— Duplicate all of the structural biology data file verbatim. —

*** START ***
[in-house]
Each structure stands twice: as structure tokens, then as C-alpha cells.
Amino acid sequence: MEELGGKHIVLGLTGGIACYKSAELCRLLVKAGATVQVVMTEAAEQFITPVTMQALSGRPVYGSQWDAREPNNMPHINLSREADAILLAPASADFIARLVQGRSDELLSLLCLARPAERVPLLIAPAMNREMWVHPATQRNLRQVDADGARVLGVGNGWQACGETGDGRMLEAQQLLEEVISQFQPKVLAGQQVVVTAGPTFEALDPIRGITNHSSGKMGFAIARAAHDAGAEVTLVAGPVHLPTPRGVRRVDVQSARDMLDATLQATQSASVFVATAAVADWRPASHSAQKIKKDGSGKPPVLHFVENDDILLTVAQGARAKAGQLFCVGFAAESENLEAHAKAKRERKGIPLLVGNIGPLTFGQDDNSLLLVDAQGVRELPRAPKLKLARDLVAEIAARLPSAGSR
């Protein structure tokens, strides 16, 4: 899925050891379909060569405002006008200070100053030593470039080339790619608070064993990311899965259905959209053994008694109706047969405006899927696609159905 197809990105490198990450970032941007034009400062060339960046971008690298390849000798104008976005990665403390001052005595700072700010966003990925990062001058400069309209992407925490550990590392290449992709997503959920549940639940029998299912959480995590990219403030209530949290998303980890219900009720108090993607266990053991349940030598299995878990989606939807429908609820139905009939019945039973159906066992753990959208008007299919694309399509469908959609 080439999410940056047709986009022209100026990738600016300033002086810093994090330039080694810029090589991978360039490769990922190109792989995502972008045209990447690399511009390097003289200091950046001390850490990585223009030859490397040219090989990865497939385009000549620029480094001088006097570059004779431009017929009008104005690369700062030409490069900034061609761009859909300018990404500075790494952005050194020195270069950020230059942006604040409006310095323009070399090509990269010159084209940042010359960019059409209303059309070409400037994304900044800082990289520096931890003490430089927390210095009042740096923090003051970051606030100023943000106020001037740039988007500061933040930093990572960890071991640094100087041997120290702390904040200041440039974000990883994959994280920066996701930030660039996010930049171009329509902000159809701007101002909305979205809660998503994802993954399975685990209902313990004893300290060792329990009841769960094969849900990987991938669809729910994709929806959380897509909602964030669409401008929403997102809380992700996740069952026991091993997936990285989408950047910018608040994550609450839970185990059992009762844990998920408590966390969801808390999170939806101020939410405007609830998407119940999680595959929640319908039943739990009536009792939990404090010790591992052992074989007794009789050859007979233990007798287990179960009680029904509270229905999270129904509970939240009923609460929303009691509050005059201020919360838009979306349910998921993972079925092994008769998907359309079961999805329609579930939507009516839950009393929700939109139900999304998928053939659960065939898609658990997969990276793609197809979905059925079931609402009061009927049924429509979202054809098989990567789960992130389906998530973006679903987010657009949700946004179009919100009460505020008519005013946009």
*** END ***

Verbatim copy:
[in-house]
Each structure stands twice: as structure tokens, then as C-alpha cells.
Amino acid sequence: MEELGGKHIVLGLTGGIACYKSAELCRLLVKAGATVQVVMTEAAEQFITPVTMQALSGRPVYGSQWDAREPNNMPHINLSREADAILLAPASADFIARLVQGRSDELLSLLCLARPAERVPLLIAPAMNREMWVHPATQRNLRQVDADGARVLGVGNGWQACGETGDGRMLEAQQLLEEVISQFQPKVLAGQQVVVTAGPTFEALDPIRGITNHSSGKMGFAIARAAHDAGAEVTLVAGPVHLPTPRGVRRVDVQSARDMLDATLQATQSASVFVATAAVADWRPASHSAQKIKKDGSGKPPVLHFVENDDILLTVAQGARAKAGQLFCVGFAAESENLEAHAKAKRERKGIPLLVGNIGPLTFGQDDNSLLLVDAQGVRELPRAPKLKLARDLVAEIAARLPSAGSR
């Protein structure tokens, strides 16, 4: 899925050891379909060569405002006008200070100053030593470039080339790619608070064993990311899965259905959209053994008694109706047969405006899927696609159905 197809990105490198990450970032941007034009400062060339960046971008690298390849000798104008976005990665403390001052005595700072700010966003990925990062001058400069309209992407925490550990590392290449992709997503959920549940639940029998299912959480995590990219403030209530949290998303980890219900009720108090993607266990053991349940030598299995878990989606939807429908609820139905009939019945039973159906066992753990959208008007299919694309399509469908959609 080439999410940056047709986009022209100026990738600016300033002086810093994090330039080694810029090589991978360039490769990922190109792989995502972008045209990447690399511009390097003289200091950046001390850490990585223009030859490397040219090989990865497939385009000549620029480094001088006097570059004779431009017929009008104005690369700062030409490069900034061609761009859909300018990404500075790494952005050194020195270069950020230059942006604040409006310095323009070399090509990269010159084209940042010359960019059409209303059309070409400037994304900044800082990289520096931890003490430089927390210095009042740096923090003051970051606030100023943000106020001037740039988007500061933040930093990572960890071991640094100087041997120290702390904040200041440039974000990883994959994280920066996701930030660039996010930049171009329509902000159809701007101002909305979205809660998503994802993954399975685990209902313990004893300290060792329990009841769960094969849900990987991938669809729910994709929806959380897509909602964030669409401008929403997102809380992700996740069952026991091993997936990285989408950047910018608040994550609450839970185990059992009762844990998920408590966390969801808390999170939806101020939410405007609830998407119940999680595959929640319908039943739990009536009792939990404090010790591992052992074989007794009789050859007979233990007798287990179960009680029904509270229905999270129904509970939240009923609460929303009691509050005059201020919360838009979306349910998921993972079925092994008769998907359309079961999805329609579930939507009516839950009393929700939109139900999304998928053939659960065939898609658990997969990276793609197809979905059925079931609402009061009927049924429509979202054809098989990567789960992130389906998530973006679903987010657009949700946004179009919100009460505020008519005013946009």